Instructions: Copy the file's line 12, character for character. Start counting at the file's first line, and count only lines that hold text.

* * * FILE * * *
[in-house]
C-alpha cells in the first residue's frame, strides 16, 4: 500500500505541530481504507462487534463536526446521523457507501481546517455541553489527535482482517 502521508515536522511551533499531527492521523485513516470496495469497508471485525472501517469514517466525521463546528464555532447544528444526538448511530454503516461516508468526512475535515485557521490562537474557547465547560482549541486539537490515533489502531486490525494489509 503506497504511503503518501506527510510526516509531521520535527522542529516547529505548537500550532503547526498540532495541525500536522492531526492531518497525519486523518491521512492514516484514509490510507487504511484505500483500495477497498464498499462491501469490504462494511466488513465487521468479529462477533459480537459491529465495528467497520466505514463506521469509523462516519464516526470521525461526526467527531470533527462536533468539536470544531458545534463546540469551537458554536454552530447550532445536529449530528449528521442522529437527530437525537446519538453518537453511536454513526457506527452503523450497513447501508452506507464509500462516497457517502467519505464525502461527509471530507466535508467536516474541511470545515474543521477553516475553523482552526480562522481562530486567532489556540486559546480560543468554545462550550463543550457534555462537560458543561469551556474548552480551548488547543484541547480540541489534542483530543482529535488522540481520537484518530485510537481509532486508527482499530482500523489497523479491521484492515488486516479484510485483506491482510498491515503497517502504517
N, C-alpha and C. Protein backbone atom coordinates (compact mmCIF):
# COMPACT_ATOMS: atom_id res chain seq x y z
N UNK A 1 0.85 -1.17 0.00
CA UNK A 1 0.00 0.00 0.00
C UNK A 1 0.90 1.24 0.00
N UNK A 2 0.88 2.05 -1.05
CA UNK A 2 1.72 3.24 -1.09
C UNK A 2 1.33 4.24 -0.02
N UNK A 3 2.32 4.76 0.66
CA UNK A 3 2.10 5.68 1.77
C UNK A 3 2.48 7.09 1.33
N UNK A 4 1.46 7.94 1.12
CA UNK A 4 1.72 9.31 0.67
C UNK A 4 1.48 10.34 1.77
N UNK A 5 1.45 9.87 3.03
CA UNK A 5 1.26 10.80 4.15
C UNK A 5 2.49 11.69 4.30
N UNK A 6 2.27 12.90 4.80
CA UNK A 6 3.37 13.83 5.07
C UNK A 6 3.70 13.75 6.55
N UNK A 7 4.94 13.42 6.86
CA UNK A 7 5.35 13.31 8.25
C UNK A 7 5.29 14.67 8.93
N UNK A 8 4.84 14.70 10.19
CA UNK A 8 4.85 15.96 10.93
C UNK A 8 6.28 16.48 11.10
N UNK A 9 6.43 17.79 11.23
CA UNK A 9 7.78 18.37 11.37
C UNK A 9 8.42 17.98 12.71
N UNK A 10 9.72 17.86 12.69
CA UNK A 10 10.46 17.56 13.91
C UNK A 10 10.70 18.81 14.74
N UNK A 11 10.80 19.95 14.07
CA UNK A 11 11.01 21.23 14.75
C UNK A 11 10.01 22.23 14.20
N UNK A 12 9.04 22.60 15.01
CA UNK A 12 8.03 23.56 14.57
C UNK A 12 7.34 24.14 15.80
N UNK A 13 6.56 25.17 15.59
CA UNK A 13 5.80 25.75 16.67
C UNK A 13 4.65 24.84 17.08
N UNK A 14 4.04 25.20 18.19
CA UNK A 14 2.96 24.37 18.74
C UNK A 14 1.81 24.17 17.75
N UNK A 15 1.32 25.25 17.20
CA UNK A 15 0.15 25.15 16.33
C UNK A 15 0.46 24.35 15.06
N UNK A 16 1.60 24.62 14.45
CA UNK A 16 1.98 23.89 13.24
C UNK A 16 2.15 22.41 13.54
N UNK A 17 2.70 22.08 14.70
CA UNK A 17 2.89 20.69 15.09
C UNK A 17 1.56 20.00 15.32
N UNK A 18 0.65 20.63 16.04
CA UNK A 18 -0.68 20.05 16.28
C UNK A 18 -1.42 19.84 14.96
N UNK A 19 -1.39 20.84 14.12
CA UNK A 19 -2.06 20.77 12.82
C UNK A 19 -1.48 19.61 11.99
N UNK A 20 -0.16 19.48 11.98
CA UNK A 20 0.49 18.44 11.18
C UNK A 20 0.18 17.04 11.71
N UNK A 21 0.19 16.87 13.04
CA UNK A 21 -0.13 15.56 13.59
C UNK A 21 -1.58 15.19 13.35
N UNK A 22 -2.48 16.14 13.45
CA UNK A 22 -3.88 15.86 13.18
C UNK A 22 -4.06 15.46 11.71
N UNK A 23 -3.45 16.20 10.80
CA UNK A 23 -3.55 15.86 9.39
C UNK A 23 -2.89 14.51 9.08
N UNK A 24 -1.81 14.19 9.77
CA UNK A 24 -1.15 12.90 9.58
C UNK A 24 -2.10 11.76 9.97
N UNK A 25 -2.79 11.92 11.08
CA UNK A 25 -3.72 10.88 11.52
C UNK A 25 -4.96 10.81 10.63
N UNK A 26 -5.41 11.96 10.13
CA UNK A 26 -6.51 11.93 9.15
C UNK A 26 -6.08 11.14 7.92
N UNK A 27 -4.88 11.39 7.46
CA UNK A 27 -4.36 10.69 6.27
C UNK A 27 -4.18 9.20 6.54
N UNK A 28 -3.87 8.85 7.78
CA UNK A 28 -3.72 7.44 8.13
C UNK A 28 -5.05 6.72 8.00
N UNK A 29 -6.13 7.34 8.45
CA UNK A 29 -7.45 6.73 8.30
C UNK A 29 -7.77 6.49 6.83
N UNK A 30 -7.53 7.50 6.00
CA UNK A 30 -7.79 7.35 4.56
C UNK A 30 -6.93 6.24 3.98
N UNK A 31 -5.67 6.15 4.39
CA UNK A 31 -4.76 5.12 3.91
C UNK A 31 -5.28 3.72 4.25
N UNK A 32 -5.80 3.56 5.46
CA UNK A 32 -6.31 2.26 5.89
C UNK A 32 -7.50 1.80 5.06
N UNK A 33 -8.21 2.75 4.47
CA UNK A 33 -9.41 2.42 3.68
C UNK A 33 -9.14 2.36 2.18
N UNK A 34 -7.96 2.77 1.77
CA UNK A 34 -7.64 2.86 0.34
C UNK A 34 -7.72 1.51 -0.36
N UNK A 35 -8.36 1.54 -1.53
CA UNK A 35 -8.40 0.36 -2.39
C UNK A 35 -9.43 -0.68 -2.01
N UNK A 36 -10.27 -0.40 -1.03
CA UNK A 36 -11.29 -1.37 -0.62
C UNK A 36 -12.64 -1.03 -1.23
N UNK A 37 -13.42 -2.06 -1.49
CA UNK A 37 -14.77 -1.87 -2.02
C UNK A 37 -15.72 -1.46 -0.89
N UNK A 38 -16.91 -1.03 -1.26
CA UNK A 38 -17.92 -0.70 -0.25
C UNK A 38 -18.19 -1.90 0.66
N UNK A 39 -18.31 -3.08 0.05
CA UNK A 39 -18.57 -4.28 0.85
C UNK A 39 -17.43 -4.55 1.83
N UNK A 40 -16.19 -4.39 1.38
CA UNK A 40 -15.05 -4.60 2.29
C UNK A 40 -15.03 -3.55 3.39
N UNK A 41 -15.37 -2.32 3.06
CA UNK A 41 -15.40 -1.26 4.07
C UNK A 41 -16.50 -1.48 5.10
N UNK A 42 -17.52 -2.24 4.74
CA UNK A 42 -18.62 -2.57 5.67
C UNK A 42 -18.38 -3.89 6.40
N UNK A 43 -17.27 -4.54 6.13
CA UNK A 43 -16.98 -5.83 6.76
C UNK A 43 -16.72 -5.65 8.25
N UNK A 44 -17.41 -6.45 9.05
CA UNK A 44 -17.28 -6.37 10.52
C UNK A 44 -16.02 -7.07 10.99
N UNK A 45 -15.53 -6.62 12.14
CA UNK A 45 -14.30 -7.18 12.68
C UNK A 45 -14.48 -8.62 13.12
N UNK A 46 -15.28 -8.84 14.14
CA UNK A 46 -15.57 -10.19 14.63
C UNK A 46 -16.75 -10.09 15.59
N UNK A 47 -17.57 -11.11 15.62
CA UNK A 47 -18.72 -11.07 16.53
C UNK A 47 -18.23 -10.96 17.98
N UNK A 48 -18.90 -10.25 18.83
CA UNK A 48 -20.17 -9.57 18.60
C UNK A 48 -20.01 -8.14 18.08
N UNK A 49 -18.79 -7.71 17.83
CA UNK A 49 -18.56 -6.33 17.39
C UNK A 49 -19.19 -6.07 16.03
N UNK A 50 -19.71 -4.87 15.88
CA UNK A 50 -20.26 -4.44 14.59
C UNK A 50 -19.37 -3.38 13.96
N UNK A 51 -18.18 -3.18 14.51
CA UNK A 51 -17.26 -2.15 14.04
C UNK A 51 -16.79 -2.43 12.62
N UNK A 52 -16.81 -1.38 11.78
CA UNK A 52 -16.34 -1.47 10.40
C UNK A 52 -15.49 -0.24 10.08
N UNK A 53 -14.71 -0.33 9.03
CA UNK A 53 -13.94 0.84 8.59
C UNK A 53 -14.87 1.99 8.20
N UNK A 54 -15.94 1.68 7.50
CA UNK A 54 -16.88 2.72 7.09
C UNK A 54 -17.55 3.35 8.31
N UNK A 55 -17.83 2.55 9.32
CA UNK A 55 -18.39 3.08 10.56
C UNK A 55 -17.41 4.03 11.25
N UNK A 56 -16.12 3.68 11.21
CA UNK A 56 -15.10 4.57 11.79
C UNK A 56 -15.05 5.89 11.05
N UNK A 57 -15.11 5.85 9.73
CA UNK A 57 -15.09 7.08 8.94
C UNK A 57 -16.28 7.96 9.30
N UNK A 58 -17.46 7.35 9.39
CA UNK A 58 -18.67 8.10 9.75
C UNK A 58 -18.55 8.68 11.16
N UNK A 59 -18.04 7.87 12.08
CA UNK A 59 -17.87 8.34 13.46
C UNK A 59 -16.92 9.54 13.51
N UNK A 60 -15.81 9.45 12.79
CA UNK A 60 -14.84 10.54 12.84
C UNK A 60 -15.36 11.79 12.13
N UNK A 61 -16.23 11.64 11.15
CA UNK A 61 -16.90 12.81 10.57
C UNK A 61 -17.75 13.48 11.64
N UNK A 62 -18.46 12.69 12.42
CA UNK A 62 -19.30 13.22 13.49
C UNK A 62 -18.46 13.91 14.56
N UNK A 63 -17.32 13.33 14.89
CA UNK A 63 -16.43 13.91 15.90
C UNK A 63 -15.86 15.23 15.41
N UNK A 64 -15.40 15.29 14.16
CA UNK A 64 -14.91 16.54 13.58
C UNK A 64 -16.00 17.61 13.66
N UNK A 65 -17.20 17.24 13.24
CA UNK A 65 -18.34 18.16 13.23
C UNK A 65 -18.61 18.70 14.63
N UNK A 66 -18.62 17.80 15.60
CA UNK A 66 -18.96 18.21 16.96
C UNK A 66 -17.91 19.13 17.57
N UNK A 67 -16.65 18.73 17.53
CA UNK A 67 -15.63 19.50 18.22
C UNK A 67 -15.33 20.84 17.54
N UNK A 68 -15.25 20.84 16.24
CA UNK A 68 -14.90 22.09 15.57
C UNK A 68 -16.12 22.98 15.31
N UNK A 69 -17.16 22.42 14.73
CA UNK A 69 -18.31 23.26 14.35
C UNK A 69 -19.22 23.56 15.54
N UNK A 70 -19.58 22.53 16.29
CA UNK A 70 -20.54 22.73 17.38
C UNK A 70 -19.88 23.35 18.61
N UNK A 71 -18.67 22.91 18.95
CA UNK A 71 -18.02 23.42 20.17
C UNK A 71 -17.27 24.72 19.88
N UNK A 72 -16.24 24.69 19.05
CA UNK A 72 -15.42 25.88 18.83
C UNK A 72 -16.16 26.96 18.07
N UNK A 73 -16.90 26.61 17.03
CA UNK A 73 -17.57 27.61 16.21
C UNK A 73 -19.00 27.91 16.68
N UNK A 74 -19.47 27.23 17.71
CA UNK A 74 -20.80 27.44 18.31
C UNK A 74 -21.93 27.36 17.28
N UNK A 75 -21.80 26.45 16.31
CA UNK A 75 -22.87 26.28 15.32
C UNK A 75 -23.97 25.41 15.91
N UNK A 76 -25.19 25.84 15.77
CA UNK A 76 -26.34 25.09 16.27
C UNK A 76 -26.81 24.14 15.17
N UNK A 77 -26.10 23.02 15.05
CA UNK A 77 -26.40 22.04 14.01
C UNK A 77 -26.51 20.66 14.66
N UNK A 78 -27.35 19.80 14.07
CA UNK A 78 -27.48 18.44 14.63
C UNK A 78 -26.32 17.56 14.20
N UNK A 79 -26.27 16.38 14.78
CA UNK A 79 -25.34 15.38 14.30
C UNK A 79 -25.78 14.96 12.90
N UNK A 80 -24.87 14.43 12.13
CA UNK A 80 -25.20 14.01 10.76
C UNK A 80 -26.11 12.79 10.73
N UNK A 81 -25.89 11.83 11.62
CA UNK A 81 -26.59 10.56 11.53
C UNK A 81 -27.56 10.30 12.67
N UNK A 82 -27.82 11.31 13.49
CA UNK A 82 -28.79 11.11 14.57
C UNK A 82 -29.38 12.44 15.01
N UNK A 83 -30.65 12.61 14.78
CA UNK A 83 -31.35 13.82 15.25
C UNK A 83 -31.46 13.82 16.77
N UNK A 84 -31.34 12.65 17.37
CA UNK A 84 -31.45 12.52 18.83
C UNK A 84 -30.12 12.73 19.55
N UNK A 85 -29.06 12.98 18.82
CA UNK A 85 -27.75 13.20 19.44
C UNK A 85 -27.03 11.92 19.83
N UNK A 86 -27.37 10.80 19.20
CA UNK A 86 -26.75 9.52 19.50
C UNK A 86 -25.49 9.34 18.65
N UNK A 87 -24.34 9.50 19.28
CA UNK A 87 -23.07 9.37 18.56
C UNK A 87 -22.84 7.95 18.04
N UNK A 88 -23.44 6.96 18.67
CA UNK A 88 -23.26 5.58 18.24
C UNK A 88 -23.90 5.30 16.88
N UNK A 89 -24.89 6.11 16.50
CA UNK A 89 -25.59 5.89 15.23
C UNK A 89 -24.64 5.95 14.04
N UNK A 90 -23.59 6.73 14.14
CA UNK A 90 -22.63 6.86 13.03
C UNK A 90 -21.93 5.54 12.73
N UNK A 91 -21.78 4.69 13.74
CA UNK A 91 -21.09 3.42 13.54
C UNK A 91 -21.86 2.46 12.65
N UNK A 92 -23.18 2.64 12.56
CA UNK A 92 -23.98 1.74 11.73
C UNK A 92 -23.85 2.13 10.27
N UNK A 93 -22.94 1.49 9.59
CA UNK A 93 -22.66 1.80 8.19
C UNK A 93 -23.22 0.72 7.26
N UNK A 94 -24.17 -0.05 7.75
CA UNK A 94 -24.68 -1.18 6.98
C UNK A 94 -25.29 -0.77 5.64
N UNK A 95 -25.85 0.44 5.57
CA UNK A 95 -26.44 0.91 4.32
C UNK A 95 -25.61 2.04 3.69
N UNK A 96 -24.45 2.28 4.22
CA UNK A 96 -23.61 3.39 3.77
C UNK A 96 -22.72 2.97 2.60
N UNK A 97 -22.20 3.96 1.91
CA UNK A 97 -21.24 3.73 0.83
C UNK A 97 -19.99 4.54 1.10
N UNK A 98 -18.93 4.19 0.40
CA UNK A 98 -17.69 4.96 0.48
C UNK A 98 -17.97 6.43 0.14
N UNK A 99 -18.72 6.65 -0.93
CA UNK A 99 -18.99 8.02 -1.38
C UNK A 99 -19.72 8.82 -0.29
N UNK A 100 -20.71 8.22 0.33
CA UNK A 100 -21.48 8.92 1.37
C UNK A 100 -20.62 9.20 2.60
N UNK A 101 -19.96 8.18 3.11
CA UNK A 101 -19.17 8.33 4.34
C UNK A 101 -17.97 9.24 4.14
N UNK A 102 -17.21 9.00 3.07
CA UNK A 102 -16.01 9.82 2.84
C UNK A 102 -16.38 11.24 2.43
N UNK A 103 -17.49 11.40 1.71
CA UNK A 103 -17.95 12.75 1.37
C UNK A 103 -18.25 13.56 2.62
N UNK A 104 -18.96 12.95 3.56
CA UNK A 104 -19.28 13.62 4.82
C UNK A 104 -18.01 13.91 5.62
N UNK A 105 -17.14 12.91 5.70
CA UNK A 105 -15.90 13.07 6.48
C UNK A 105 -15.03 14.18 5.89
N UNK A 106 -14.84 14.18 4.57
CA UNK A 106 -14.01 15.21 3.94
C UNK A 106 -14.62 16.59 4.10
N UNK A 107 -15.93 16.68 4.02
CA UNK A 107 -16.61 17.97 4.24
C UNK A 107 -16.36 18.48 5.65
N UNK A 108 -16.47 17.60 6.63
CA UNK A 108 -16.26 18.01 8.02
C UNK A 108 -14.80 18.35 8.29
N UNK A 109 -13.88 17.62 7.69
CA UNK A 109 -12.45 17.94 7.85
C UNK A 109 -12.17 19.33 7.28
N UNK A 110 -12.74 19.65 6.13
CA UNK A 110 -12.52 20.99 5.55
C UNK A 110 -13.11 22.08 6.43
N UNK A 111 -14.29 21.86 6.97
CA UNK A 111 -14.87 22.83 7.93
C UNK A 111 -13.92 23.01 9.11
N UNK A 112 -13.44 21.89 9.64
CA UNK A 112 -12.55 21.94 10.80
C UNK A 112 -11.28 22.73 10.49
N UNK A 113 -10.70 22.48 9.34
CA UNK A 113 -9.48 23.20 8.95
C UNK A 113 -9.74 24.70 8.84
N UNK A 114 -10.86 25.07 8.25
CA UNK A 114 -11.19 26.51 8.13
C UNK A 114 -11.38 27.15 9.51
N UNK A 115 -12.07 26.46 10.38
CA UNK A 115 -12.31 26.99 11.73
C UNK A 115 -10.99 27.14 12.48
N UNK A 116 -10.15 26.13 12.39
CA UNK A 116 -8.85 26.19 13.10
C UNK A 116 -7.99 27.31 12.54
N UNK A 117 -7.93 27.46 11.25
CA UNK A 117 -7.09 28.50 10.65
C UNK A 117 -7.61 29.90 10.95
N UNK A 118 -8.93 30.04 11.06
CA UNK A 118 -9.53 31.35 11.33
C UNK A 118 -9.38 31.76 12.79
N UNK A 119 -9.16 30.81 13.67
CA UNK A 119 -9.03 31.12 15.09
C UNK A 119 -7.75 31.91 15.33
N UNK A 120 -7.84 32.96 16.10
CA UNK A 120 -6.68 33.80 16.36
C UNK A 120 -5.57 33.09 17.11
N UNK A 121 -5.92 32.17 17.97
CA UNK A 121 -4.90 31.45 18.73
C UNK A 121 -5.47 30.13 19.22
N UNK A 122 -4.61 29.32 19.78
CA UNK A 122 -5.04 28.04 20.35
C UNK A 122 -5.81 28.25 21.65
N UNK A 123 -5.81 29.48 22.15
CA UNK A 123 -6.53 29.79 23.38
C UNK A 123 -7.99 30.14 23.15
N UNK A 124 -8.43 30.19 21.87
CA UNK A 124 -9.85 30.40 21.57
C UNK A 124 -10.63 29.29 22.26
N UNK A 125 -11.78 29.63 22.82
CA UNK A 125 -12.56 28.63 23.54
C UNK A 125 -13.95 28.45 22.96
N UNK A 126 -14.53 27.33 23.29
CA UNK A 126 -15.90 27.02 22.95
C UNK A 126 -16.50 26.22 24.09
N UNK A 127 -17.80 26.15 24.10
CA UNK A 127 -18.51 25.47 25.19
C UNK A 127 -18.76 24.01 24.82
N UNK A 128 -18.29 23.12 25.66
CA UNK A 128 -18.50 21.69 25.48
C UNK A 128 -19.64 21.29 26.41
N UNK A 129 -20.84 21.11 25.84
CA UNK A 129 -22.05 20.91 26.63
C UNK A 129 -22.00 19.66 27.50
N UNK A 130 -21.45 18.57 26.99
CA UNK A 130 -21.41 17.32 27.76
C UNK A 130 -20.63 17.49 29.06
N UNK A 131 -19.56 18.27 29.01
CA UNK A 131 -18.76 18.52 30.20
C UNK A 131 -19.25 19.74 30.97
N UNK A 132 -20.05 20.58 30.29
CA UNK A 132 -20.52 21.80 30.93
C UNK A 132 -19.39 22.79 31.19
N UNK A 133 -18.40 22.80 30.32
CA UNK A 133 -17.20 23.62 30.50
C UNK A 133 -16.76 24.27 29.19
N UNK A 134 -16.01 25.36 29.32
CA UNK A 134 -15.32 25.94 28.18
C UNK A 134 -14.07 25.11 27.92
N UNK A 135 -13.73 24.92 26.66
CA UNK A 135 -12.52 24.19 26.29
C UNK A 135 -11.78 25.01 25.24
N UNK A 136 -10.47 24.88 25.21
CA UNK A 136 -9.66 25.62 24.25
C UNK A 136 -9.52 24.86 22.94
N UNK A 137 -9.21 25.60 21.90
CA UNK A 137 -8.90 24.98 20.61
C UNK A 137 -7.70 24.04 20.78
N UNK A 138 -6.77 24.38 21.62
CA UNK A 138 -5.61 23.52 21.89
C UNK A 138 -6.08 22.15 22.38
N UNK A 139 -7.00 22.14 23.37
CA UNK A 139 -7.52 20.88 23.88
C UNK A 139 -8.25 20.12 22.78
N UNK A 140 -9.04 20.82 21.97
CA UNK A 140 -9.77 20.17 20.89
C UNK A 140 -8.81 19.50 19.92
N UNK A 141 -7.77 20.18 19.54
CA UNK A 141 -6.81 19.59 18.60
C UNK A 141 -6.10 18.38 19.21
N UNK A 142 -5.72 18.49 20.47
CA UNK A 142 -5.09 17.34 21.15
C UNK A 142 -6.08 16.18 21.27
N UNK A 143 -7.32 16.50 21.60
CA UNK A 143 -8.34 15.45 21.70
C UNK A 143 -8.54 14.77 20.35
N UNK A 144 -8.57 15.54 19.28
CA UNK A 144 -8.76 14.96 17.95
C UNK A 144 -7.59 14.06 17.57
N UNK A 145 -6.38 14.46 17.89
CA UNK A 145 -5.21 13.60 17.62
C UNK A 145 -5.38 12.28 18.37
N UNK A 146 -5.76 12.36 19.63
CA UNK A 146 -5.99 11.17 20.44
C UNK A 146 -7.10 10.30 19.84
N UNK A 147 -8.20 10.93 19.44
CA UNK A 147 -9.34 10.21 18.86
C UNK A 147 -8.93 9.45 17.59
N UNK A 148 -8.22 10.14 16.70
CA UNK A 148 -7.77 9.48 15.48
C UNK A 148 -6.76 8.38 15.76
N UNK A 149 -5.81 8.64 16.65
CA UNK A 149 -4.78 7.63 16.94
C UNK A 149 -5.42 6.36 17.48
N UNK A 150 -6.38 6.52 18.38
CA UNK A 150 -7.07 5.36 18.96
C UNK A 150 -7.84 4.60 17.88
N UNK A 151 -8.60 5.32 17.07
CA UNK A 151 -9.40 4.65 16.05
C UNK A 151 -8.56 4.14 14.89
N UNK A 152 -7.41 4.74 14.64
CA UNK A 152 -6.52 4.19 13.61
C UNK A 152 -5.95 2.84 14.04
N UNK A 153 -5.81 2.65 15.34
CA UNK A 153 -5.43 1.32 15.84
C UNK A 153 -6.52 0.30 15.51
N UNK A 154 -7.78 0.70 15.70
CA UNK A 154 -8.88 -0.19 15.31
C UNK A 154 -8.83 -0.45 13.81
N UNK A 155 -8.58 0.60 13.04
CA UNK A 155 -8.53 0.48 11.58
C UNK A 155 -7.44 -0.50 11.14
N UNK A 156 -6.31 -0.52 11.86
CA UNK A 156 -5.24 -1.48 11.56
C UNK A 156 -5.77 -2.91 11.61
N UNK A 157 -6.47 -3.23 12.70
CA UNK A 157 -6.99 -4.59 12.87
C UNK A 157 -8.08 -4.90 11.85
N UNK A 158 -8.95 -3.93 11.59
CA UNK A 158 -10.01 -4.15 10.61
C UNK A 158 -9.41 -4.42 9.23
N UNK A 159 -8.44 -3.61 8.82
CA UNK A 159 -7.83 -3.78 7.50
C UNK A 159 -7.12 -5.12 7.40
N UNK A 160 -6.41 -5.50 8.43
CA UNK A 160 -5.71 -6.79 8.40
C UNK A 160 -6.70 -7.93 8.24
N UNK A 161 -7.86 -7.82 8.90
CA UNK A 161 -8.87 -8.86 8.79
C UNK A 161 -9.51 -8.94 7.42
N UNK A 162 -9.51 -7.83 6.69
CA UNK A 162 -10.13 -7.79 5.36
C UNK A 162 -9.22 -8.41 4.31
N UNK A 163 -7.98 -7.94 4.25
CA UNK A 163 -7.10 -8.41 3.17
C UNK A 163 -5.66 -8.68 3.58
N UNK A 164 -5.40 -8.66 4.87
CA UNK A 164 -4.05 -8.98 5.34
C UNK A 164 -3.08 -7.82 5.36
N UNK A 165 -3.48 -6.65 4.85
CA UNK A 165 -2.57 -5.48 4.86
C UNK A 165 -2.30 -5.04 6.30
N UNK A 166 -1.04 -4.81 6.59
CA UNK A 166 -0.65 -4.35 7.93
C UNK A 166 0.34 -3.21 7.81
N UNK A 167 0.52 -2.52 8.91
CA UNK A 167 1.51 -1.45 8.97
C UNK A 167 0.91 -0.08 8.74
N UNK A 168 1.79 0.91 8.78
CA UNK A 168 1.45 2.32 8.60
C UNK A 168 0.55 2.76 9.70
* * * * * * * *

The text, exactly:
CA UNK A 3 2.10 5.68 1.77